2008. "And there were long lines to get in
[when he played], even longer than usual."
Frankel sought out another American in
Moscow, Mark Schubart, dean of the Juilliard
"Is this kid really so phenomenal, or is
this just another case of Frank Sinatra
bobby-soxers?" Frankel asked him.
"No, he's a hell of a musician," Schubart
said. "He's well in line to win this thing
if the Russians ever let him."
After a series of historic performances
before rapturous throngs -- playing works by
the Russians' best-loved composers,
Rachmaninoff and Tchaikovsky -- jurors voted
to award first prize to Mr. Cliburn, first
finding it necessary to obtain the blessing
of Soviet Premier Nikita Khrushchev. Later,
Mr. Cliburn and Khrushchev, himself a
classical music aficionado, became good
The triumph was front-page news around the
globe and earned Mr. Cliburn a ticker-tape
parade in New York City on his return to the
United States, the only classical musician
ever afforded that honor.
He eventually performed for every American
president from Harry S. Truman on. He began
every performance by playing
Banner. In 2003, Mr. Cliburn was
awarded the Presidential Medal of Freedom by
President George W. Bush. In 2004, Russian
President Vladimir Putin presented Mr.
Cliburn with the Order of Friendship. In
another White House ceremony in 2011,
President Barack Obama presented Mr. Cliburn
the National Medal of the Arts.
He understood the role music could play in
the lives of diverse people," said Robert
Blocker, dean of the Yale School of Music.
"He just saw music as a vehicle of hope. He
lived that out, whether it was with
[President] Carter or Khrushchev. I see him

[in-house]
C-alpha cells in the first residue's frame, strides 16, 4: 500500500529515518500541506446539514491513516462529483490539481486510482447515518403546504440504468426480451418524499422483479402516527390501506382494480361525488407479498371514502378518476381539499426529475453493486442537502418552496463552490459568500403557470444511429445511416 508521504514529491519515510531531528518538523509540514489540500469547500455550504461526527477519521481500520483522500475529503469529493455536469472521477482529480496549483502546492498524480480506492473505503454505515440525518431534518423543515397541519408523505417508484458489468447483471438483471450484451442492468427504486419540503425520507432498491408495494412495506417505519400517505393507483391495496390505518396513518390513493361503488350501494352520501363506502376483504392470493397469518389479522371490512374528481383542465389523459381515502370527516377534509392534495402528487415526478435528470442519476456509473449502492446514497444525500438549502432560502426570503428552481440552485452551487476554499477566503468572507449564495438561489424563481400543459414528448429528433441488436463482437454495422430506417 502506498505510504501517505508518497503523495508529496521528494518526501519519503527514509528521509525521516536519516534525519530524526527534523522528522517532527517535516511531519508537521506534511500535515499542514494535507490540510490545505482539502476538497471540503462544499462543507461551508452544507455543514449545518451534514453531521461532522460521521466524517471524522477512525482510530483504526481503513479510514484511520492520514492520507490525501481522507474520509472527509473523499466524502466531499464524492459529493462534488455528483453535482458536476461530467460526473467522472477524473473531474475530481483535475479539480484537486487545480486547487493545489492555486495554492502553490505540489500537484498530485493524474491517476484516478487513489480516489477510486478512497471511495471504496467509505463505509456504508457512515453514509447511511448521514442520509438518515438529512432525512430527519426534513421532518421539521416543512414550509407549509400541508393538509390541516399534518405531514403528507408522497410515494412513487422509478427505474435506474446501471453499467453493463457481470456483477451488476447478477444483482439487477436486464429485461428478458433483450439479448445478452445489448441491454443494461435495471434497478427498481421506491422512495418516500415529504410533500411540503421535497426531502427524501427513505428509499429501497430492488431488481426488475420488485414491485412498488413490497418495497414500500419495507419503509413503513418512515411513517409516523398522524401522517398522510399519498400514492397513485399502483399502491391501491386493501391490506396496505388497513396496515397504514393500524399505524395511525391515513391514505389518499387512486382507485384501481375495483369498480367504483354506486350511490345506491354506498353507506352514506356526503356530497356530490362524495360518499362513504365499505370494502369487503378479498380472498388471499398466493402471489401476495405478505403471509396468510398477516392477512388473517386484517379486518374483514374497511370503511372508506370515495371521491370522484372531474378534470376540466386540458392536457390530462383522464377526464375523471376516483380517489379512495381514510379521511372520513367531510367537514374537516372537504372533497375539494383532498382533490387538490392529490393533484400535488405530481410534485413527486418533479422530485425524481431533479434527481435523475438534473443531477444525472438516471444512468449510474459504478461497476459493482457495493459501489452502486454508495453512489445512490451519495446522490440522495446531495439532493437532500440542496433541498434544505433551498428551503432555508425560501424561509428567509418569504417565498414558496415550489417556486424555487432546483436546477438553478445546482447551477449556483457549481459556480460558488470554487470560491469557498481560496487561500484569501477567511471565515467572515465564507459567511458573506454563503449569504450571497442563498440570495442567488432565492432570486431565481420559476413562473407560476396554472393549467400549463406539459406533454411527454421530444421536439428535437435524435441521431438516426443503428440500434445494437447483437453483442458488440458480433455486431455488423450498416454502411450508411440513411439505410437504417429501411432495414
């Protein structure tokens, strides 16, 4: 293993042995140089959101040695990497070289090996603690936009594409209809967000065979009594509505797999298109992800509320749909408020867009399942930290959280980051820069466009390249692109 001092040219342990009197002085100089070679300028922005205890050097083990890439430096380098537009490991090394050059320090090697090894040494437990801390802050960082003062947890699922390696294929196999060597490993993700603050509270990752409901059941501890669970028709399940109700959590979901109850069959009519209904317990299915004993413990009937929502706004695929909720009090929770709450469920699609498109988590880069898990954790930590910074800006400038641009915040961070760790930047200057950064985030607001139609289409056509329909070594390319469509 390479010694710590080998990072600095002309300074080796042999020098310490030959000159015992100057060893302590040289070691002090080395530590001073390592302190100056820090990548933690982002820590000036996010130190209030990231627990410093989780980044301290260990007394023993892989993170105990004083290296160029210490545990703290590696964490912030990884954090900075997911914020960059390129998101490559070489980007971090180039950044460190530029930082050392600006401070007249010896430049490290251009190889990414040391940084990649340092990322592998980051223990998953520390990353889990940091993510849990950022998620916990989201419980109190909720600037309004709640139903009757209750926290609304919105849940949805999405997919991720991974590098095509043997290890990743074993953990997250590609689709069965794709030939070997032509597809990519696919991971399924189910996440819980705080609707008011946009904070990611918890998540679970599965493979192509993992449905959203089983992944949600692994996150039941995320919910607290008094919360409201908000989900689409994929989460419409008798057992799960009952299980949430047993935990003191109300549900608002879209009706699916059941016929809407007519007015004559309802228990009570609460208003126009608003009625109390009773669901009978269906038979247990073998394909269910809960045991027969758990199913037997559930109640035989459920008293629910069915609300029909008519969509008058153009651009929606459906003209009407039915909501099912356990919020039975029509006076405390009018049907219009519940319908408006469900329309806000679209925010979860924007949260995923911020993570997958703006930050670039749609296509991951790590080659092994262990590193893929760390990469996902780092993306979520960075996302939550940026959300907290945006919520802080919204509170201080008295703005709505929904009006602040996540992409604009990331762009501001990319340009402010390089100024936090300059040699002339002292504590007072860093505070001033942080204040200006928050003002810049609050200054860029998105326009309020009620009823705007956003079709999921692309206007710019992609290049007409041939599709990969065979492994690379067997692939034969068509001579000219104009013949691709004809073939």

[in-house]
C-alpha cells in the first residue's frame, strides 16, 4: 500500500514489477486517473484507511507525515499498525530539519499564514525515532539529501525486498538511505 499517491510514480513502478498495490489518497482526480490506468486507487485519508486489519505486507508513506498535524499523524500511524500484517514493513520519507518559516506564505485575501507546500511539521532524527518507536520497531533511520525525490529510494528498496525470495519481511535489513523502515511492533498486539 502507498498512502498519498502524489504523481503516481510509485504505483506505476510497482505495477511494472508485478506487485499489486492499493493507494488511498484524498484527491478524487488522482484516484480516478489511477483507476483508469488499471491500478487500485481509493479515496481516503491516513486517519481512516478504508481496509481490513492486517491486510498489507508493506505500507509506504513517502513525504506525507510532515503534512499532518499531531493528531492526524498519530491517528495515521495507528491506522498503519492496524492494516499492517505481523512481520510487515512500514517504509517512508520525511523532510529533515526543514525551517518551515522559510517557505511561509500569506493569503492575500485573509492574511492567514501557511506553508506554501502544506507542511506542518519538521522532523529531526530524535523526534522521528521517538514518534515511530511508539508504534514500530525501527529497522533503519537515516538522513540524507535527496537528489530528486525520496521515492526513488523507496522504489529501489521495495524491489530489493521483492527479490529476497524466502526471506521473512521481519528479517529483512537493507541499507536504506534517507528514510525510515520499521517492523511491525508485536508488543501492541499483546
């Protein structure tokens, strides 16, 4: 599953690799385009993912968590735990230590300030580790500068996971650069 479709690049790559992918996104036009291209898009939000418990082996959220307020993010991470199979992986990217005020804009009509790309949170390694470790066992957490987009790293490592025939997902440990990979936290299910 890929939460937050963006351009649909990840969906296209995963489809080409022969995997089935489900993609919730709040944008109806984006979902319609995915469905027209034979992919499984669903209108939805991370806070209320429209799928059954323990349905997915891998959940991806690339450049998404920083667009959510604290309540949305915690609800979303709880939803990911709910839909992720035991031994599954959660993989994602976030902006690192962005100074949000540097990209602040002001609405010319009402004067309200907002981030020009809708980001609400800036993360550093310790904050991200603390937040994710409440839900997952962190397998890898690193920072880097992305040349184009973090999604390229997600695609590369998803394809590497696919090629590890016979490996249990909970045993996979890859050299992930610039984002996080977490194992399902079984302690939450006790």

as being one of the world's great cultural
leaders. The message he carried to
presidents and to children was that music is
"Old when I was born"
Mr. Cliburn's path seemed fated, a destiny
that he recognized early.
"I was old when I was born," he said in May.
"I told my parents when I was 5, 'I am going
to be a concert pianist. They thought I was
crazy. I played in public when I was 4, then
made my debut with the Houston Symphony when
I was 12, and my debut with the New York
Philharmonic, I had just turned 20. I had so
much ambition, but first of all I loved the
He was born in Shreveport on July 12, 1934,
to Harvey Lavan Cliburn, an oil company
executive, and Rildia Bee O'Bryan Cliburn,
herself a classical pianist with an
impeccable pedigree. The daughter of a
lawyer and former mayor of the small Texas
town of McGregor, Mr. Cliburn's mother had
gone away to study piano at the Cincinnati
Conservatory, and then to New York. Her
teacher there was Arthur Friedheim, who had
been a pupil of piano legend Franz Liszt.
Rildia Bee Cliburn's piano career would
consist mostly of teaching, and her most
prominent pupil was her talented and
precocious son. In the recent interview, Mr.
Cliburn remembered his mother as a very
"I was about 9 or 10 and she was taking me
Transcendental Etudes of Liszt," Mr.
Cliburn said. "She said, 'Oh, no, dear.' I
said, 'I can't play this because I don't
have perfect hands like you.'"
His voice became stern as he remembered his
"No one has perfect hands!" she said.
"Everyone has problems. Your responsibility
is to solve your problems."
Mr. Cliburn graduated from Kilgore High
School at age 16, and from Juilliard three
years later. Jerome Lowenthal, another
American pianist and a classmate at
Juilliard, remembered that Mr. Cliburn was
famously innocent, even then.
"We had a class together in Renaissance
music, and one of the things we would do is
sing," Lowenthal recalled in 2008. "Van was
special because he would always put a lot of
emotion into it. I can see it to this day
with his eyebrows going up. We were all too
self-conscious to do that.
"I remember once meeting him on the street
in New York. He was coming back from a Billy
Graham evening, and he was very excited, and
he talked with great enthusiasm and
emotion," Lowenthal said. "He was just
different than other people I knew. And he
was a wonderful artist. He was the Van you
know today, only much less sophisticated."
Well before his victory in Moscow, Mr.
Cliburn seemed headed toward classical music
stardom. In 1954, he won the prestigious
Leventritt Competition in New York City,
which led to performances with major
orchestras across the United States and a
debut with the New York Philharmonic at
Carnegie Hall on Nov. 14, 1954.
His playing also